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Old 04-05-2013, 07:09 AM   #1
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jacks367 HB User
Vitrectomy for retinal detachment - recovery

Hello all,

I had a vitrectomy on 3/21 for a detached retina. The detachment went just past the macula. As of today (4/5), the gas bubble is about 3/4 gone. Vision "above" the bubble is back, but it concerns me. The doc told me it would take weeks or months for the vision to improve, and the logical part of my brain understands that. But, that nagging little voice in my head is overthinking it.
Here is what I see:
- everything in that eye is "pinched" or slightly smaller on the horizontal axis.
- If I look at a horizontal line, there is a 'zig' in that line just to the left of the central point of my vision. Just about at the edge of where the detachment was.
Making myself feel better with the logic that 1) the gas bubble is probably still causing some distortion, and 2) there is probably swelling, or at least incomplete healing, at the back of my eye where the detachment was and that may be causing the distortion.

For anyone else that has had this procedure, did you have similar symptoms? Did it go away?
I am happy to live in a time when we have the technology to repair these type problems, and I am happy to not be blind in this eye. So if it does not go completely away, I can deal. But, I would like to hear from others that had a similar operation.

Background - 49 yr old male. Cataract surgery previously in both eyes with the Alcon Restore IOL. The left eye was done ~ 2 years ago; that's the one I am having trouble with now. I missed some obvious (in hindsight) symptoms of a tear that should have triggered me to see a specialist sooner.

Thanks!!!

 
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Old 04-05-2013, 07:34 AM   #2
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eyemar HB Usereyemar HB User
Re: Vitrectomy for retinal detachment - recovery

Hi ,
Yes I had similar simptons, and it does get better with time. There is still a little hole or dip in lines, but not too bad.
Give yourself some time and it should get much better.

I'm 54, female and had a vitrectomy in Nov. of 2011 because my vitreious gel was attaching to my retina and pulling. Retina Specialist (2 actually) said it could cause my retina to completely detach and that why i had the vitrmy. Just had cataract suregy in Feb, due to the vitrmy.
Eye problem are scarry, but hopefully you'll be seeing much better in a couple of months.
Good luck,
eyemar

Last edited by Administrator; 04-07-2013 at 07:42 AM.

 
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Old 04-05-2013, 04:28 PM   #3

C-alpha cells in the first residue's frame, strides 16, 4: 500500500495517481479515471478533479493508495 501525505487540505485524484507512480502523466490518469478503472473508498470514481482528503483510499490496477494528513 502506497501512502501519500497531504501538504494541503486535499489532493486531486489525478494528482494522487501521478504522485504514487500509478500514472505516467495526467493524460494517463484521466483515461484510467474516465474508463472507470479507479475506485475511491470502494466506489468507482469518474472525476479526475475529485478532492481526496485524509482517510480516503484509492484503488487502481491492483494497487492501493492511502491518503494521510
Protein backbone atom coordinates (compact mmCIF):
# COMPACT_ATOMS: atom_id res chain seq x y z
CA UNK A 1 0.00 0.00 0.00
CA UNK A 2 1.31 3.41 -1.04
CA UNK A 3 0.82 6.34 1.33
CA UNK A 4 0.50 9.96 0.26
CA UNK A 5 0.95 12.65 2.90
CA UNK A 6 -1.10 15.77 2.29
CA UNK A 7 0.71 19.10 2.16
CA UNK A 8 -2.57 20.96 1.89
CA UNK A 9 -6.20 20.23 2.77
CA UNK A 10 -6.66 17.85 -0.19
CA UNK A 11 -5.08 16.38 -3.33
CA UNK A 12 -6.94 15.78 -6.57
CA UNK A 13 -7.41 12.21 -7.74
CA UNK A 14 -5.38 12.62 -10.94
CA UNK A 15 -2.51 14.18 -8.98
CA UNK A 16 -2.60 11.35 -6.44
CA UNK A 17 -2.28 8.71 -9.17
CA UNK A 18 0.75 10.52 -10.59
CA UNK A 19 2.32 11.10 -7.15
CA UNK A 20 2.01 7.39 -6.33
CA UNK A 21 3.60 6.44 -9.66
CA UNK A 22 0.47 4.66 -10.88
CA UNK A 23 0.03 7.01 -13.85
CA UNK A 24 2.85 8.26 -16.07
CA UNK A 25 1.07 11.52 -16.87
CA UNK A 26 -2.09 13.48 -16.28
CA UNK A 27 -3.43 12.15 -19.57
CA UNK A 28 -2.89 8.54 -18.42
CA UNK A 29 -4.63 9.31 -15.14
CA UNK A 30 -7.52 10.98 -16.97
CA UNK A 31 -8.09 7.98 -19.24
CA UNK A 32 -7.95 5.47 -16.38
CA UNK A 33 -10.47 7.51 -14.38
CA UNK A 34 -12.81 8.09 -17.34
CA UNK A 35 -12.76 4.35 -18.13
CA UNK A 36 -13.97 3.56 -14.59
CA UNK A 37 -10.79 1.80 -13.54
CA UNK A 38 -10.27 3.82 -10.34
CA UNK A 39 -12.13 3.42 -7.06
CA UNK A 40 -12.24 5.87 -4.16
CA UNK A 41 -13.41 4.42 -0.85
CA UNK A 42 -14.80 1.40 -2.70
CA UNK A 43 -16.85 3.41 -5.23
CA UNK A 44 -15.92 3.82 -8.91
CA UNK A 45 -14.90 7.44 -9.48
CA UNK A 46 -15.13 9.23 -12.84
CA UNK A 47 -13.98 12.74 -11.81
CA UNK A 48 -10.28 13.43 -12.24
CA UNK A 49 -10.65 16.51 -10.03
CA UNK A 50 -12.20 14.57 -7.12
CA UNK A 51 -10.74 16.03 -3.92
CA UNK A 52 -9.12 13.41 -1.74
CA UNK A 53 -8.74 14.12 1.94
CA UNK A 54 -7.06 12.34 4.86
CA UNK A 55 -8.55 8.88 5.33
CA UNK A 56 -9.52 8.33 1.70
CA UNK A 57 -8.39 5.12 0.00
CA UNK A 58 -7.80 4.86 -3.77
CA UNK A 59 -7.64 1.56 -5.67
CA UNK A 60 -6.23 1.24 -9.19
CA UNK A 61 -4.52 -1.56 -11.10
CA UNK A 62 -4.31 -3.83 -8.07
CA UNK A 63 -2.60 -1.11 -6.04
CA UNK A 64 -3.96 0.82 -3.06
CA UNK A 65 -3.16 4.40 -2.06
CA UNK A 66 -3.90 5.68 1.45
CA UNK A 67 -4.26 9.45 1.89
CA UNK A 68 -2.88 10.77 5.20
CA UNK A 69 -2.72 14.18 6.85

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Re: Vitrectomy for retinal detachment - recovery

Sorry this wont help you, but thank you for your question. I Have gotten an enormous amout of information from other peoples problems as my own doctors dont give me much info. I am scheduled for cat surg. in the near future and I am wondering if you would be so kind to tell me .....What was your refraction before your original cataract surgery, as you are so young (I am 55 and a neg9 ) and second question do you believe that the particular IOL they used is an Inferior product compared to others? (Im thinking about just something plain as I dont mind wearing glasses and would rather avoid any complications with distorted vision, or worse) Sorry I cannot help you, but Perhaps your information would be valuable to others? Thank you so much. Im still trying to figure out these vit. sx, and why they are done after cat surgeries.....I always thot a cat surgery was just that and a vit sur was for something else. Now Im learning that most people are having vitrectomies right after cat surgeries, having to posture with gas or oil, or normal saline...sometimes for a year and a half!

Last edited by Administrator; 04-07-2013 at 07:43 AM.

 
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Old 04-06-2013, 06:25 AM   #4
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Re: Vitrectomy for retinal detachment - recovery

Misano,

My eyesight in the left eye was about 20/60 before the cataract surgery. I have no complaints whatsoever with the Restore IOL or with the cataract procedure. My post-cataract vision was good in both eyes with the IOLs.
Hope this answers your question.

 
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Old 04-07-2013, 01:07 AM   #5
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Re: Vitrectomy for retinal detachment - recovery

I have had almost exactly the same issues post-vit sx for macular hole repair, as well as cataract history, and have described it in two of my threads, and am also looking for success stories for the persistent "wavy/wiggly vision" issue, as well as the smallness (pinching) in image size, and also slight stereoscopic vision problems due to the latter. Briefly, after my cataract sx about 11 years ago on both eyes, I had vitrectomies on both eyes in Aug. 2012 (right eye) and Jan. 2013 (left eye) for peripheral and macular retinal detachments, respectively. With the first sx, my vision quickly became 20/20 but, since I was a little late (actually, quite late!) in telling the doctor about all my symptoms, especially, some strange silvery beads moving intermittently at the bottom of my right eye vision, it has left an epi-retinal membrane (ERM) - it does not give me any trouble for now but it does show up on my OCT scans, and may have to be removed some day. The more recent sx brought 20/30 vision in that left eye after 7 weeks, however, the other problems I mentioned above, which are for that left eye only, have not reduced a bit even now after 3 months. The dr says it may take several months to a year for it go, if at all - but, because of the other eye being dominant, it is not so big of an issue. Unfortunately, I have not heard success stories on this wavy/wiggly issue from others. Also, although I have an IOL in that eye, the doctor has seen the start of secondary cataracts or opacity on the posterior capsule (PCO), and says that I will have to certainly go through the Nd:Yag laser sx to remove that. I have had Yag sx done on my other eye 9-10 years ago, and it is only a quick laser treatment on out-patient basis. So, that's something you should watch out for. It took me 2 weeks post-op for the right eye to go back to driving and work, and 3 weeks for the left eye. In general, life and vision is pretty normal otherwise - no prescription eye-glasses, other than reading glasses, of course (I am 58 years old).